Tesla is in the midst of updating its charging stations to accommodate double the power as before. The vehicles are also programmed to preheat its batteries just ahead of putting it down to charge, which Tesla mentions would altogether pull charging times down to around 15 minutes. Called the “V3 Supercharging network”, the infrastructure installation would go on till the end of this year, with the network expected to fit in twice as many cars each day to charge.
Tesla is currently locked in a territorial conflict for market domination with established OEM rivals like Chevrolet, Volkswagen, and Daimler steadily eating into the electric vehicle segment. The push will see Tesla’s supercharging stations deliver 250 kilowatts, a significant markup from the 120 kW that is delivered at the moment.
Did you know?
Italy is facing an olive oil crisis. The country recorded a 57% reduction in production over 2018 — the worst in 25 years. Extreme weather attributed to climate change; a fly infestation and the spread of Xylella fastidiosa cost the industry almost €1 billion.
“The fact is that Amazon has always been a logistics and supply-chain company. The greatest trick that Jeff Bezos ever pulled is allowing people to believe that he wants to create the everything store. Bezos has concentrated his investments around logistics and technology.”
– Michael Zakkour, the VP of global digital commerce and new retail at Tompkins International, told Business Insider.
In other news:
A stark divide in America’s retail industry is coming into focus
Amazon is still by far the leader in e-commerce, but Walmart, Target and Best Buy especially are increasingly challenging its dominance in online sales by using their physical stores to fulfill online orders. (New York Times)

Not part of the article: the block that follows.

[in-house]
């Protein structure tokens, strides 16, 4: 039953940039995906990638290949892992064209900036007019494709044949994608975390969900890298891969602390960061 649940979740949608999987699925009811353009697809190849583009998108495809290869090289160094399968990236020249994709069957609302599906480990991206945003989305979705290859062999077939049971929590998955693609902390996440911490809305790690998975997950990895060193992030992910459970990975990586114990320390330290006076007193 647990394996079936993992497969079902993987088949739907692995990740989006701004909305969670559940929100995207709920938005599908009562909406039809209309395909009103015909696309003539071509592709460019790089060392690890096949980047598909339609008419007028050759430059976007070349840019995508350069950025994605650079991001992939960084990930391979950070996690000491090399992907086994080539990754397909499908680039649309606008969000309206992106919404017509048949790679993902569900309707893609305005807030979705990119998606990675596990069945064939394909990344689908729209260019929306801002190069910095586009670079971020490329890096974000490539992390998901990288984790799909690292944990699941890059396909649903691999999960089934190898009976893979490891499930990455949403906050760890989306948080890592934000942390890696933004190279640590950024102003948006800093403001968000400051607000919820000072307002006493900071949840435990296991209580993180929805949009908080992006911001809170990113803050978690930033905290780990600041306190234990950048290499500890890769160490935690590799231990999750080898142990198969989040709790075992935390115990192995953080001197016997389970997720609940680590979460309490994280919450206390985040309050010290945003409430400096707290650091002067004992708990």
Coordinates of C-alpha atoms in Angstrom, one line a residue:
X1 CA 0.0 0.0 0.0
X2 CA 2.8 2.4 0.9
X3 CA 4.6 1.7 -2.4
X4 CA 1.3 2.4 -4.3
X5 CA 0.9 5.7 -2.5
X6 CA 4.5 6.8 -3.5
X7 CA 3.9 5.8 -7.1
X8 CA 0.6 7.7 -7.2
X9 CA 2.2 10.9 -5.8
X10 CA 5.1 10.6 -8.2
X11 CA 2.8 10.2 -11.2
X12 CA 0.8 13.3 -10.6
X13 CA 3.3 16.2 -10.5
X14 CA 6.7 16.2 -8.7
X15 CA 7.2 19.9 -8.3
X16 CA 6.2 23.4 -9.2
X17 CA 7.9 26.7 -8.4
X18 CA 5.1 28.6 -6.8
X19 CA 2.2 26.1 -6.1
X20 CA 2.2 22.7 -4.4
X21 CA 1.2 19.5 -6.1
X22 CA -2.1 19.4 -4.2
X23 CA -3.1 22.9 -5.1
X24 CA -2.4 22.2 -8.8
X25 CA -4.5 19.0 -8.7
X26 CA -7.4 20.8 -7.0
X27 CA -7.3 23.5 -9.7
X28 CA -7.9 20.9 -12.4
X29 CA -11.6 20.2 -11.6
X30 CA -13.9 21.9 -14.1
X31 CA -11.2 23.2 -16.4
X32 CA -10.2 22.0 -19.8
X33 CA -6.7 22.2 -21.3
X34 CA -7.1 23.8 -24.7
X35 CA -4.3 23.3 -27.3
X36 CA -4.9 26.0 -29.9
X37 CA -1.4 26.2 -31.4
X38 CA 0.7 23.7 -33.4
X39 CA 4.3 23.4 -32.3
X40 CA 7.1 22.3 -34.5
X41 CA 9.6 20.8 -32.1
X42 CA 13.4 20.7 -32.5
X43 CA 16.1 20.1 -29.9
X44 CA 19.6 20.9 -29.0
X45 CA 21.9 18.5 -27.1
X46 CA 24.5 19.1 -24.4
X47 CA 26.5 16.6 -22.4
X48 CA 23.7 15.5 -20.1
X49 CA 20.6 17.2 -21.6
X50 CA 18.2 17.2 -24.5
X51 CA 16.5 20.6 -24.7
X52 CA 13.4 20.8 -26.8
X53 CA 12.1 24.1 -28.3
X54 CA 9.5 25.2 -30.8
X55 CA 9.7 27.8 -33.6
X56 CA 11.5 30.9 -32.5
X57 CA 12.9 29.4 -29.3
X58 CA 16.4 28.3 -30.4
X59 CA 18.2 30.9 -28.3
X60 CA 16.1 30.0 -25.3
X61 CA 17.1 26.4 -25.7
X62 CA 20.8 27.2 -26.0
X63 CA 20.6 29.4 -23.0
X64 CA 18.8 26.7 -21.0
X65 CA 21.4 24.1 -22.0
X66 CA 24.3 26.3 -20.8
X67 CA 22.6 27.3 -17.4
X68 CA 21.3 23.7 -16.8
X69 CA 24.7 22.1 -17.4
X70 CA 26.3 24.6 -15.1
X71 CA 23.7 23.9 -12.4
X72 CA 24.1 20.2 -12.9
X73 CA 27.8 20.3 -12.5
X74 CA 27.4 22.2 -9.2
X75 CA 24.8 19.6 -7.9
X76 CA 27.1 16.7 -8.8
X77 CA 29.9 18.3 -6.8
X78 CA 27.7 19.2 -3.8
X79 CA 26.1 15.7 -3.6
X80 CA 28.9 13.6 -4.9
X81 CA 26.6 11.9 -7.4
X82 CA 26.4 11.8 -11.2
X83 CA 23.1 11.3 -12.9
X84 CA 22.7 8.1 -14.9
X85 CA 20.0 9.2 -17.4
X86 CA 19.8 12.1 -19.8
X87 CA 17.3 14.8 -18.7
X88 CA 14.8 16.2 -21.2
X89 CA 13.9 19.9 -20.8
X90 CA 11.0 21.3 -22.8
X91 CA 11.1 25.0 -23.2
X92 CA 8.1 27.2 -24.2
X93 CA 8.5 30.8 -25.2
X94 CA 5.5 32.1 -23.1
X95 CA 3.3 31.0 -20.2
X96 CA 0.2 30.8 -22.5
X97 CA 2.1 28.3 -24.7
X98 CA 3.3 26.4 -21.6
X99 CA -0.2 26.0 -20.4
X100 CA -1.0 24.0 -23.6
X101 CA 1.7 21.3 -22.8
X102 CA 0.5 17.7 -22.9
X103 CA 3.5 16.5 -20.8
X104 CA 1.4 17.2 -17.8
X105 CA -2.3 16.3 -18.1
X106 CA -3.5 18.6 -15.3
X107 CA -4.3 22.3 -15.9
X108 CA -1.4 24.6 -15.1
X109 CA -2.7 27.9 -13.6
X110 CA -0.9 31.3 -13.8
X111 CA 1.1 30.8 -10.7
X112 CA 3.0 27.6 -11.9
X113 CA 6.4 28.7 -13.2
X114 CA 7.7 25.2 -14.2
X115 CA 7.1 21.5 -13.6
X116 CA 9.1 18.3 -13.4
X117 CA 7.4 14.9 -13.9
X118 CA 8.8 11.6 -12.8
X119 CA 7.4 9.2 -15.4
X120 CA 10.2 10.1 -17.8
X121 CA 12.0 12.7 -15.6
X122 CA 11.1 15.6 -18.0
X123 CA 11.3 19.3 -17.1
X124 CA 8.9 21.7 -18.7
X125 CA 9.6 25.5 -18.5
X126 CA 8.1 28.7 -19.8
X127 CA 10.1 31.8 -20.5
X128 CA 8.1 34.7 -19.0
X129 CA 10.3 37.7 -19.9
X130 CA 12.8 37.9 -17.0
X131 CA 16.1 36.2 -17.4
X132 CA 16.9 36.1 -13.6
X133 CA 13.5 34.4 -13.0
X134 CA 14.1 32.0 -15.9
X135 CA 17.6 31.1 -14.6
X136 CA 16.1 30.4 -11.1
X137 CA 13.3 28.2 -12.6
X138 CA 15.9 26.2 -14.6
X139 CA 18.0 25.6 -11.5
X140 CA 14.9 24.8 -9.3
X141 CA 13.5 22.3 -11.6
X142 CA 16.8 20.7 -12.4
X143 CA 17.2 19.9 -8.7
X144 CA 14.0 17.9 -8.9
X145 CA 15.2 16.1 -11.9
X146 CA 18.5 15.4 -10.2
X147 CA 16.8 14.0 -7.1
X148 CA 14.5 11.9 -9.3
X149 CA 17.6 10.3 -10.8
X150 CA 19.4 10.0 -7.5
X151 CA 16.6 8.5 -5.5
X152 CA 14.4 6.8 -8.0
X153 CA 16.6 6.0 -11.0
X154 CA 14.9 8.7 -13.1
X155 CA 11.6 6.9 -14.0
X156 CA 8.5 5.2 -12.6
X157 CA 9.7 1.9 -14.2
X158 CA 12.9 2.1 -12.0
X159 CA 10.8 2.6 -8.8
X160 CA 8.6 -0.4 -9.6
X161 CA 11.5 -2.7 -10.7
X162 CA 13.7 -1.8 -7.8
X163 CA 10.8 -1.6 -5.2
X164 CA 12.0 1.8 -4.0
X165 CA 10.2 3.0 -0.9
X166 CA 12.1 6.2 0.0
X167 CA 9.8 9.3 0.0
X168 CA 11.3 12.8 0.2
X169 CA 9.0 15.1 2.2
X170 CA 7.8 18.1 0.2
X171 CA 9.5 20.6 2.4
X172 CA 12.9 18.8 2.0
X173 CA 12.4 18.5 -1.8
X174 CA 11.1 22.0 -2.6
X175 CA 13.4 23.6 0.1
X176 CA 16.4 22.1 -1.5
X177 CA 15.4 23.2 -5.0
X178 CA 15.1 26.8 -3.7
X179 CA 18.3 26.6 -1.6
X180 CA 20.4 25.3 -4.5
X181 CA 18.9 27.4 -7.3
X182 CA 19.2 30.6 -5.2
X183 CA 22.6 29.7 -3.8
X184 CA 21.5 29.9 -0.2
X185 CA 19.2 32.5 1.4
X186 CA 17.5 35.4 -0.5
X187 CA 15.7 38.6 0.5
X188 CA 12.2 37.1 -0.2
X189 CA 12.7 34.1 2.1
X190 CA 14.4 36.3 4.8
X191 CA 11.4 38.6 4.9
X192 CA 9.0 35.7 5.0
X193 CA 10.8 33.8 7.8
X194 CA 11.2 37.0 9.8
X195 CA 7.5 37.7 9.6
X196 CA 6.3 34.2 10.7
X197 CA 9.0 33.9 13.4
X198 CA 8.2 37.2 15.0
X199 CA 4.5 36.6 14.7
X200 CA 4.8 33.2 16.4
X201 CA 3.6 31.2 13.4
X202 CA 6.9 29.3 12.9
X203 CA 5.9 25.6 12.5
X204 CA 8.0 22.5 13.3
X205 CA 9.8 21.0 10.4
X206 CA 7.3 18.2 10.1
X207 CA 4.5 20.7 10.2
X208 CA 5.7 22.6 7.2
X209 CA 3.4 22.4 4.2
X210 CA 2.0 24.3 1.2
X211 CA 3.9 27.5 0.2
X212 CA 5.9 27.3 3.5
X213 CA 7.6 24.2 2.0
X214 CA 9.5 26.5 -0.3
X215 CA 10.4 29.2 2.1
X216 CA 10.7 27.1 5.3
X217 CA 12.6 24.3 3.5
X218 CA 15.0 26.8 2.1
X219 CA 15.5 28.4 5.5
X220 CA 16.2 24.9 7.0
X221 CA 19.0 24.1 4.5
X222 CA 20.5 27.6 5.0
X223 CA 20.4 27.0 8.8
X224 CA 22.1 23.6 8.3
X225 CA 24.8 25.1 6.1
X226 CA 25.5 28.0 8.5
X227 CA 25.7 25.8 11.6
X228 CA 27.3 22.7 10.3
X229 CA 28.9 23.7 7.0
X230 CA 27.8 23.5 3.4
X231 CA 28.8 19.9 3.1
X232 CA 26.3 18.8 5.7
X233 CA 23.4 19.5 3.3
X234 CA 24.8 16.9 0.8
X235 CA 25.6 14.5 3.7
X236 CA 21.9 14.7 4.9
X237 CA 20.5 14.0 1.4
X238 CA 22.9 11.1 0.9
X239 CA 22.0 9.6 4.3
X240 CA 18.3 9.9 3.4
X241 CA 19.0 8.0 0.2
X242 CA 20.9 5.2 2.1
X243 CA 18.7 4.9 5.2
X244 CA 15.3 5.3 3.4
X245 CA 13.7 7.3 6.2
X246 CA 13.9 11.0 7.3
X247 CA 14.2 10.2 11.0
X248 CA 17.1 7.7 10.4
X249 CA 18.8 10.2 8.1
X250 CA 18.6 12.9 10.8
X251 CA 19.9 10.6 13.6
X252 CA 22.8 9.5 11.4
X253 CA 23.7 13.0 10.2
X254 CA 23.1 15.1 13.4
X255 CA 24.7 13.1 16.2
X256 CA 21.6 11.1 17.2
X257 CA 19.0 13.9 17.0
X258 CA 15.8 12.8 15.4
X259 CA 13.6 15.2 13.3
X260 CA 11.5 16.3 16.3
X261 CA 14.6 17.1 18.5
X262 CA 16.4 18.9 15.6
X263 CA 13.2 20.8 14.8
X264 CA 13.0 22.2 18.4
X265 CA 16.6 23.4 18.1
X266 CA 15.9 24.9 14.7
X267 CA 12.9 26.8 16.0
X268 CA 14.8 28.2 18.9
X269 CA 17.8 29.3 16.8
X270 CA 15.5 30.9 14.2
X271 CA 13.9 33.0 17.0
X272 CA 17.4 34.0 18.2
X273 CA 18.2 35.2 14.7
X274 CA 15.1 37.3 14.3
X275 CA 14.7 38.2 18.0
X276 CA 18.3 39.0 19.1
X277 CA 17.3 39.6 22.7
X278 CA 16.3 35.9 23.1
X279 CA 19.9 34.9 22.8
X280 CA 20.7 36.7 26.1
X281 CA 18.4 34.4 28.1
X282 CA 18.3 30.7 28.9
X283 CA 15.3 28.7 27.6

Booming permian rewriting rules for global oil industry
Low-breakeven costs and rising output in the Permian Basin threatens OPEC’s dominance over oil markets. (Forbes)
Elon Musk’s Boring Company is working on a new ‘Loop’ network in Las Vegas
If everything goes according to plan, the first leg of the system would be operational at the Las Vegas Convention Center as soon as 2021. (Electrek)
Americans are abandoning public transit – but don’t blame Uber
A new report found that American bus ridership fell by 5 percent between 2016 and 2017. The country’s seven largest transit systems—Boston, Chicago, Los Angeles, New York, Philadelphia, New York, and Washington, DC—all lost riders that year, too. (Wired)
Why companies like Lyft and Uber are going public without having profits
The last time unprofitable companies went public at this rate was in 2000 — the year the dot-com bubble burst. (Recode)
In yet another instance of blockchain’s growing relevance in the maritime industry, the port of Marseille-Fos, the largest seaport in France, has joined a blockchain pilot on monitoring intermodal freight movement on the Mediterranean-Rhône-Saône axis (MeRS) transport corridor.
The project is expected to test data secureness within the blockchain, study on improving data transparency, and ascertaining the safety of cargo movement on the Rhône-Saône axis. The initial prototype is focused on allowing data sharing between interested parties through a blockchain-based platform. Through this project, the port of Marseille-Fos expects to gain better control and visibility on all the points of the supply chain, and if the technology is proven successful, it would be extended to other ports.
Hammer down everyone!